“He’s got a raspy voice,” Norman told NOTUS. “But, you know, he’s still a liberal.”

There was generally no love lost among Democrats either. Kennedy’s platform has fanned flames of vaccine skepticism and anti-LGBTQ+ conspiracies, incensing many of his former party.

“He’s always had nutjob perspectives on things,” progressive Rep. Robert Garcia of California said. “His attack on trans people, his bizarre ideas of what science is, he’s been, quite frankly, very harmful.”

Democratic and GOP political strategists have spent weeks bellyaching over Kennedy potentially swaying the election for their opponent — recent polling cuts both ways. Both the Biden and Trump campaigns have blasted Kennedy’s candidacy, signaling he may be more than just a gadfly.

On Capitol Hill, lawmakers have been gaming out whether Kennedy’s bid delivers a greater blow to Biden or Trump. For Rep. Alexandria Ocasio-Cortez of New York, Kennedy’s candidacy is not worth the gamble.

“We have a very real risk of fascism,” Ocasio-Cortez told NOTUS. “And I don’t think that a campaign or any group that is so marginal right now really contributes to our fight for democracy.”

Other Democrats targeted Kennedy’s fraught relationship with his family. More than a dozen members of the Kennedy clan endorsed Biden in April and accused their kin of abetting Trump.

“The fact that his family overwhelmingly is not supporting him tells you a lot and speaks volumes,” Rep. Salud Carbajal of California said.

Rep. Jim McGovern of Massachusetts — who ran in the state’s Democratic political circles with late Sen. Ted Kennedy — told NOTUS it’s “really sad to see him do this.”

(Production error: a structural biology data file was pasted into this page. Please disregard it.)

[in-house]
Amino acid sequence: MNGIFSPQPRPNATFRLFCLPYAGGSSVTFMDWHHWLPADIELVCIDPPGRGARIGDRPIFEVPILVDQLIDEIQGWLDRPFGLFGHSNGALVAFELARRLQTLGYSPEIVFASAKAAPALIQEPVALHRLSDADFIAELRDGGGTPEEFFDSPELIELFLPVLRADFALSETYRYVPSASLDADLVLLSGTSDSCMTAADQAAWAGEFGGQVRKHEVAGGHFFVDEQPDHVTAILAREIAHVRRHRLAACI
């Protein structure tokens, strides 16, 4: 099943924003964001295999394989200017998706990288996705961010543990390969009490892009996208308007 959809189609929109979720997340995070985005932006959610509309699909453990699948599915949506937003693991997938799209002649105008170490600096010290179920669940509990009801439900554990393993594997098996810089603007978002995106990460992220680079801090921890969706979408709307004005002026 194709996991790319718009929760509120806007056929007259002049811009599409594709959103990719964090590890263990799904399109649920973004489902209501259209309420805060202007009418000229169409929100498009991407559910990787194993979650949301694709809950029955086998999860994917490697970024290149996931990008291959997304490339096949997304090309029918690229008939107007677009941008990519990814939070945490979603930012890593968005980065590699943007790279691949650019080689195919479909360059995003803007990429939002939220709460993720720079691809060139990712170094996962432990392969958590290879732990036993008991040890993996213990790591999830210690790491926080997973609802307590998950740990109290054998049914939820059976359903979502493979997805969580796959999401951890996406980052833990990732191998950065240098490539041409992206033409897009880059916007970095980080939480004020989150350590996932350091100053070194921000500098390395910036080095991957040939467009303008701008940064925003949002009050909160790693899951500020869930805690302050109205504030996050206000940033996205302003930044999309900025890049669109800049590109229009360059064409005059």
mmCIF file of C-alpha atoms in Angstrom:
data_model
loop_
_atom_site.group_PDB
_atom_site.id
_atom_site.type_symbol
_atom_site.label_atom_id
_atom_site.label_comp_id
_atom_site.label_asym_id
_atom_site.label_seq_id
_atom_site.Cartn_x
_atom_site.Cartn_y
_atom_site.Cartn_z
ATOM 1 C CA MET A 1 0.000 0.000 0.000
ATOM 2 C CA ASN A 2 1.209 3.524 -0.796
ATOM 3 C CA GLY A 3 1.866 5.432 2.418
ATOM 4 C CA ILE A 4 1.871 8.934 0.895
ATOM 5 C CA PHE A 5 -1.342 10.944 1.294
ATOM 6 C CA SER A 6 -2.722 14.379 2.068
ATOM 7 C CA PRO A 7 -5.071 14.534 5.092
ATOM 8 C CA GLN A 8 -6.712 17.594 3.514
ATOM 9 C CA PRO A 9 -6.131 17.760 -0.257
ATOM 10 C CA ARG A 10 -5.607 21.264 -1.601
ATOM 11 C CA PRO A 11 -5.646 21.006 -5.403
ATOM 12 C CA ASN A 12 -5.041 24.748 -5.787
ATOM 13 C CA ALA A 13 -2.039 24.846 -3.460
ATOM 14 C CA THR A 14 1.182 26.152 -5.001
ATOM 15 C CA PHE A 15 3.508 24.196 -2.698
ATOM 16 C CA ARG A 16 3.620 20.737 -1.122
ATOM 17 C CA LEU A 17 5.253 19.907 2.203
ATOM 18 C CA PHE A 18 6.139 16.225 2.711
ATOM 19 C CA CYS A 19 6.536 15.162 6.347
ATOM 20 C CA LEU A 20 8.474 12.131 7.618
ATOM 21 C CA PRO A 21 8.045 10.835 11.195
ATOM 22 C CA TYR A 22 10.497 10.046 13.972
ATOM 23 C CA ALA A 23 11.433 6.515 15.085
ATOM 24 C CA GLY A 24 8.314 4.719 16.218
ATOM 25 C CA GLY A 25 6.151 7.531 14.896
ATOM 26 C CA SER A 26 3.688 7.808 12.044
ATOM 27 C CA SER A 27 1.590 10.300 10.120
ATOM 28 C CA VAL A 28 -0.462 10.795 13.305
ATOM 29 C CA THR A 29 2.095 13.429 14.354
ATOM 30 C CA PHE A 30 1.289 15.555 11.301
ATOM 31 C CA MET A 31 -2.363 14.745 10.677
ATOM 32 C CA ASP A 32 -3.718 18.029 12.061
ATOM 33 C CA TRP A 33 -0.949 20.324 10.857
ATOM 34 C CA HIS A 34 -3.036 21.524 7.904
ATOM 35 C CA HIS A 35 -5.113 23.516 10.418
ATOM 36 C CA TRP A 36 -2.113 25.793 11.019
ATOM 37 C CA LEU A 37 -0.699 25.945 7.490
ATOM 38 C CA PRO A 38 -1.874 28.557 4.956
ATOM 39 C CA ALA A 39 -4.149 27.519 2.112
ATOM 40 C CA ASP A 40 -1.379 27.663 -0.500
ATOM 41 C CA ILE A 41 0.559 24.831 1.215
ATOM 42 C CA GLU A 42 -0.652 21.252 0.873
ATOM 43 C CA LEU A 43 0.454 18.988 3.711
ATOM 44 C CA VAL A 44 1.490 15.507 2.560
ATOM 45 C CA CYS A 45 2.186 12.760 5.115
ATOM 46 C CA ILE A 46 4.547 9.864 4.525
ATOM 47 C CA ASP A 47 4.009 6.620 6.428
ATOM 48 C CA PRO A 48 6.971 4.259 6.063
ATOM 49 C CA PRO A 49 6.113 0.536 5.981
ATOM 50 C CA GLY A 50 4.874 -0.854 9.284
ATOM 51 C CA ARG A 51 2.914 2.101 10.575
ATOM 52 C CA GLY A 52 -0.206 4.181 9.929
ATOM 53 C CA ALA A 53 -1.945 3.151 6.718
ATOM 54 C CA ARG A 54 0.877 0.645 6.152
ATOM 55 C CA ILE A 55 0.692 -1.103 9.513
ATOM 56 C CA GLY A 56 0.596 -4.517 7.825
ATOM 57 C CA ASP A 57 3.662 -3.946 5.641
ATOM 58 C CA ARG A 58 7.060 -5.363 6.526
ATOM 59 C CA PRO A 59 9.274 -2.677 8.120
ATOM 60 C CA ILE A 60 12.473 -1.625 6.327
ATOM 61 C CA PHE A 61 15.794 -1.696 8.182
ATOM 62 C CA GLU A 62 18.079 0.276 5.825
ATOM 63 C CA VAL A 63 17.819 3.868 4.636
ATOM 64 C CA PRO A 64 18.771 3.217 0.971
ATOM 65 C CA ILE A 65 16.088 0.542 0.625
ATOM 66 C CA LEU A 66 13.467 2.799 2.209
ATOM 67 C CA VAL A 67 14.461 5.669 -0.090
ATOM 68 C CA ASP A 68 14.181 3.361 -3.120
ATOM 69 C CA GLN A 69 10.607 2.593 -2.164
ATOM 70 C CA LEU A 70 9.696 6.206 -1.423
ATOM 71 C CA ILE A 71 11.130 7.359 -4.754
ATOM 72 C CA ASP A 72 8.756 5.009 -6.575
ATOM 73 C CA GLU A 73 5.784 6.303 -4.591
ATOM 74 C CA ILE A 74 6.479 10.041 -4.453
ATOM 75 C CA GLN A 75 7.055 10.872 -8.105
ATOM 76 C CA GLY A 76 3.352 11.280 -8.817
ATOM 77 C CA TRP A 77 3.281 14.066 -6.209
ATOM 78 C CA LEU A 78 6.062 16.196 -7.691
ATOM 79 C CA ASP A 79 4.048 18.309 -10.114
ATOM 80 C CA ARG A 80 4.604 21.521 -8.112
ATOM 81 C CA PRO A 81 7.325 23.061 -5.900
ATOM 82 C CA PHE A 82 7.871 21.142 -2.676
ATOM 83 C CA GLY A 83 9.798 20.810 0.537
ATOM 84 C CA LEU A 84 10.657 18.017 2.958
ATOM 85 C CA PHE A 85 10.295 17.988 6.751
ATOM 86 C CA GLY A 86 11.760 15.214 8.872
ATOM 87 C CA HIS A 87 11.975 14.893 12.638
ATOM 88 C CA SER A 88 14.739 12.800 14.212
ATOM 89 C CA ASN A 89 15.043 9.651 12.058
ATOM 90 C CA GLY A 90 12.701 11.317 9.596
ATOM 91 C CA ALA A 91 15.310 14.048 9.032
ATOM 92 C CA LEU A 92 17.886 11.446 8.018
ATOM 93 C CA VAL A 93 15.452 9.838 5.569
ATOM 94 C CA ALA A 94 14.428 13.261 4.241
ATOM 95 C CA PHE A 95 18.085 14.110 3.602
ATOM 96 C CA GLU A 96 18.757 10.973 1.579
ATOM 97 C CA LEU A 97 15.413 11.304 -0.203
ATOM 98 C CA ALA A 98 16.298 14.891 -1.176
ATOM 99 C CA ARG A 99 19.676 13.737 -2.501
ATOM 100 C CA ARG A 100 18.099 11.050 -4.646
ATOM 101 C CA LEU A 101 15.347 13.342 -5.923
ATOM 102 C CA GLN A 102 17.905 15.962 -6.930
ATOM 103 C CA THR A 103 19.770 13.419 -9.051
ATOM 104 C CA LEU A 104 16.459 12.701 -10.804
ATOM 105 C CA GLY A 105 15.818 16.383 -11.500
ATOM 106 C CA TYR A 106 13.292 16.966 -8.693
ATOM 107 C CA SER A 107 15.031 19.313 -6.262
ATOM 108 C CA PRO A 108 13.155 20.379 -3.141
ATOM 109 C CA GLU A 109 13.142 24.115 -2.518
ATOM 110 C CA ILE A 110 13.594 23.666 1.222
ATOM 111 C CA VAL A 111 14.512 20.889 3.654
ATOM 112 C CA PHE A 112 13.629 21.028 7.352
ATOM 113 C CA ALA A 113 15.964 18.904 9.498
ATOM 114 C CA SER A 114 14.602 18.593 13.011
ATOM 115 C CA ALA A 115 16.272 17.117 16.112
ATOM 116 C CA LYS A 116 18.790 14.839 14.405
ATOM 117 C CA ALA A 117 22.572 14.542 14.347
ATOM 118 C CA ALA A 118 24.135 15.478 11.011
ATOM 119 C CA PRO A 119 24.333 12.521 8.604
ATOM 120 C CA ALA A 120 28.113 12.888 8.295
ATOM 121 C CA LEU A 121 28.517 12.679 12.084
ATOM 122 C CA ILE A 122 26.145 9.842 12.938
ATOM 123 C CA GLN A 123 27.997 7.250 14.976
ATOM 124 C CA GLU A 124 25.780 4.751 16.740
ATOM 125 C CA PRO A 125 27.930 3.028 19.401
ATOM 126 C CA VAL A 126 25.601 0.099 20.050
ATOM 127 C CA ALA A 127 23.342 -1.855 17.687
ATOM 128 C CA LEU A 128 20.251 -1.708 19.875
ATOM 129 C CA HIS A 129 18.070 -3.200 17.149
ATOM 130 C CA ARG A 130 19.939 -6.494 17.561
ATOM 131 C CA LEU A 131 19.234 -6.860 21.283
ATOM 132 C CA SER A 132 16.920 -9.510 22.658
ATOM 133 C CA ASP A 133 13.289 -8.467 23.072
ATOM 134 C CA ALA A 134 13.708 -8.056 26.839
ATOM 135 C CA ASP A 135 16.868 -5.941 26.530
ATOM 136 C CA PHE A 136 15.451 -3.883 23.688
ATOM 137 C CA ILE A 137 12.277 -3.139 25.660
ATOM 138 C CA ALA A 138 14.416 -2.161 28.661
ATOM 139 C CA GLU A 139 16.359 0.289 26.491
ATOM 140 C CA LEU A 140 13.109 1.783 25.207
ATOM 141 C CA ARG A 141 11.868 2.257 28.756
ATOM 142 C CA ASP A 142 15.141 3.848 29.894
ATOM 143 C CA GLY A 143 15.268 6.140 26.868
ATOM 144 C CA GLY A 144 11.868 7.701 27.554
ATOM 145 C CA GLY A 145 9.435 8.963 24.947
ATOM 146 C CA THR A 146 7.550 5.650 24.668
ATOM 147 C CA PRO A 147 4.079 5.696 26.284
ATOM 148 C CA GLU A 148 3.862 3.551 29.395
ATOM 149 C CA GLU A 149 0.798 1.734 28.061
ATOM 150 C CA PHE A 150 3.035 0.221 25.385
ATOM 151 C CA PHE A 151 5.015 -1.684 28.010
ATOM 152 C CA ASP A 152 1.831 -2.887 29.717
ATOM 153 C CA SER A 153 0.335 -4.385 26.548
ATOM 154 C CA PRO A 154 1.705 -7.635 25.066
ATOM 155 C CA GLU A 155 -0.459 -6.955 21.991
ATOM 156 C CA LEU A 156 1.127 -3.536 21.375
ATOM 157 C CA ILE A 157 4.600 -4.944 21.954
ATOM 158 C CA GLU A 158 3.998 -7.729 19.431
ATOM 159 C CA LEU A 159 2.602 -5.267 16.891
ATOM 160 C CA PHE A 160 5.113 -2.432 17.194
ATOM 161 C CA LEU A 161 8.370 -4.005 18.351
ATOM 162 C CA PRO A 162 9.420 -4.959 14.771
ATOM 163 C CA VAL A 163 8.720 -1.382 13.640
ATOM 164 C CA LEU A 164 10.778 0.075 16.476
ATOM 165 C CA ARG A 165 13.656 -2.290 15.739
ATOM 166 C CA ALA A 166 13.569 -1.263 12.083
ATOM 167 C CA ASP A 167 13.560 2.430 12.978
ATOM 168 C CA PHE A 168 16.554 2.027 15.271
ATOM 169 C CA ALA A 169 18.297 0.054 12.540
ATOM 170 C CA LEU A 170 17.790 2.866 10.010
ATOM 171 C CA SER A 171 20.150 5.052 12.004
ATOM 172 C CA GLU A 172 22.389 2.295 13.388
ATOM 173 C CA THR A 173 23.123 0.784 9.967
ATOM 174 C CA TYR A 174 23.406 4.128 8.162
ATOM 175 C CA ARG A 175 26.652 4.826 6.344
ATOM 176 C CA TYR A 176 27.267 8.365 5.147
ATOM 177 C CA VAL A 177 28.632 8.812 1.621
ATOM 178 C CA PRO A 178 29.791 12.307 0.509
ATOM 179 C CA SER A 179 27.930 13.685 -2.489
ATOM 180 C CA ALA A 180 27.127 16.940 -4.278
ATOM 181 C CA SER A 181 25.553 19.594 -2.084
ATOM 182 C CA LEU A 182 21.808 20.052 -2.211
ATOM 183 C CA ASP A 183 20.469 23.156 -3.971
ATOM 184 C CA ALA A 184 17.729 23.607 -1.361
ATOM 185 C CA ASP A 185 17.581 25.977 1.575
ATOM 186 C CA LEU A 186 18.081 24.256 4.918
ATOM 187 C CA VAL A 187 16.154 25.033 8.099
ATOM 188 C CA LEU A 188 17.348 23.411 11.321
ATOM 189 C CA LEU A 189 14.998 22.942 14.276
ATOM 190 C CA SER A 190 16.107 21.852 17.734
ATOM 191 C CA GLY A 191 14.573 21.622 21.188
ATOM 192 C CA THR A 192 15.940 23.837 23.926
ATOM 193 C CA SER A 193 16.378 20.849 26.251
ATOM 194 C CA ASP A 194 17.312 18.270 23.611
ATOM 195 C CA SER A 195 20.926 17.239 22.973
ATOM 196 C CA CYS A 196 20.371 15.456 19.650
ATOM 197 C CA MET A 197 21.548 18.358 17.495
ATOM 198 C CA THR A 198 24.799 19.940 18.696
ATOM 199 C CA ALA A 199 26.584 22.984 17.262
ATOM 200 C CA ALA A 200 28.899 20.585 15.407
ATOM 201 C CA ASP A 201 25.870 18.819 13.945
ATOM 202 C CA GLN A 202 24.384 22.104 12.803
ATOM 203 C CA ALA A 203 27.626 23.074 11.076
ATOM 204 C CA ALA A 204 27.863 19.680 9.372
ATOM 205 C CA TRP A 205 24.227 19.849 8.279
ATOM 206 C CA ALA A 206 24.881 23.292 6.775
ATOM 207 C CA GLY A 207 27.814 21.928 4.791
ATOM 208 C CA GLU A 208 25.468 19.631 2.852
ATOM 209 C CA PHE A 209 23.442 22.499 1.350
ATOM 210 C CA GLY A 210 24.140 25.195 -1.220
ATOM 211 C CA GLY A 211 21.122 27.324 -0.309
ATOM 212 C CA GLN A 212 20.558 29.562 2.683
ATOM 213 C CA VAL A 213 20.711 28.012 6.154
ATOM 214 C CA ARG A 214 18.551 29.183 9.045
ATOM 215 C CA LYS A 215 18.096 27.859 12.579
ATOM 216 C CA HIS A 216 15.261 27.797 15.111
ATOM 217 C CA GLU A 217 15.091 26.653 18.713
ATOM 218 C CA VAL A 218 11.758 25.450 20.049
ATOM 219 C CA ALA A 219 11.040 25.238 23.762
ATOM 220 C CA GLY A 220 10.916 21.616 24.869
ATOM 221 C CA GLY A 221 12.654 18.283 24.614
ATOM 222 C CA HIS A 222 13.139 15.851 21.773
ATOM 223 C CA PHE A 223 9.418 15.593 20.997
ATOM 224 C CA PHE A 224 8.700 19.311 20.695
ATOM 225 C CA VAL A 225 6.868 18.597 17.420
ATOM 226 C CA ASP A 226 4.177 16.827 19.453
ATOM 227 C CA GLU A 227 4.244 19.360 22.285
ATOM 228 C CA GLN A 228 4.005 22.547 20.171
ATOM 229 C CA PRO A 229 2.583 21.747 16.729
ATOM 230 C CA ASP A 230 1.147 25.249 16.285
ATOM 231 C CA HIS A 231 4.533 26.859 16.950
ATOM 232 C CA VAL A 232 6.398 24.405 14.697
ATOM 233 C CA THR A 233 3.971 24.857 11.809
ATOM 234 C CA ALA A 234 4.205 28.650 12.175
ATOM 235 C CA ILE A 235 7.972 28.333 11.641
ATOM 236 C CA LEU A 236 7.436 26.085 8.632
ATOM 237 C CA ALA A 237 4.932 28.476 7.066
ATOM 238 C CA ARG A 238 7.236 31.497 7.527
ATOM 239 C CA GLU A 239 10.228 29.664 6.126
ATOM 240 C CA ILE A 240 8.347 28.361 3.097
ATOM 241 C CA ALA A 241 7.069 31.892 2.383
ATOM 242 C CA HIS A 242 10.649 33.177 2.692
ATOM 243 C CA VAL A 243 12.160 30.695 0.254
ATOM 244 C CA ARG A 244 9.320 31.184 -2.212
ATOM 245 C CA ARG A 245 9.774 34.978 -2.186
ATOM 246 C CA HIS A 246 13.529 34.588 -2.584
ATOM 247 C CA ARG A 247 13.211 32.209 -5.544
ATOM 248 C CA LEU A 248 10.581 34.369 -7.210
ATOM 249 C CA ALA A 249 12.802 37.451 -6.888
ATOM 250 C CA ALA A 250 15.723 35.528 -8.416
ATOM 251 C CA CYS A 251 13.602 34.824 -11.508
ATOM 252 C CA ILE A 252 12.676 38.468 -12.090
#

The Kennedy campaign did not respond to a request for comment.

For his part, Trump has said he has “no problem” debating Kennedy if he hits CNN’s 15% polling threshold.

And while Paul and Phillips seemed to be the two lawmakers most open to hearing more from Kennedy, there were some far-right members of the House who did seem to have a soft spot for Kennedy. As if confessing a guilty pleasure, Rep. Clay Higgins of Louisiana — a die-hard Trump supporter — told NOTUS, “I kinda like him.” “He is rather brash and unconventional,” Higgins said of Kennedy. “I disagree with a lot of his positions, but I felt that he was a fresh voice in a way that President Trump was.”

Other lawmakers used Kennedy as an excuse to launch into a critique of Biden. Rep. Tim Burchett of Tennessee, for example, criticized the Biden administration for denying Kennedy’s request for Secret Service protection.

“It’s a disgrace that they don’t give him Secret Service protection,” Burchett told NOTUS. “He’s had death threats, and it falls clearly on the shoulders of the president. I think it shows arrogance.”

Rep. Chip Roy of Texas commended Kennedy for “raising important questions,” adding that “it’s pretty ridiculous he’s just been boxed out by that and shunned by the Democratic Party.”

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But Republican lawmakers aren’t exactly taking up arms on Kennedy’s behalf. Most cast him as an unserious person or said they had forgotten about his campaign entirely. If anything, Kennedy has become the subject of endless punch lines about his unconventional run.

Referencing Kennedy’s shocking admission that a parasitic worm ate part of his brain, Rep. Mike Collins of Georgia posted on X last month, “You either die a Kennedy with a hole in the brain or live long enough to become a Kennedy with a hole in the brain.”

The comment sparked a wave of internet outrage, but Collins suggested Kennedy should get used to the jabs.

“Welcome to the game,” Collins told NOTUS.

Riley Rogerson is a reporter at NOTUS.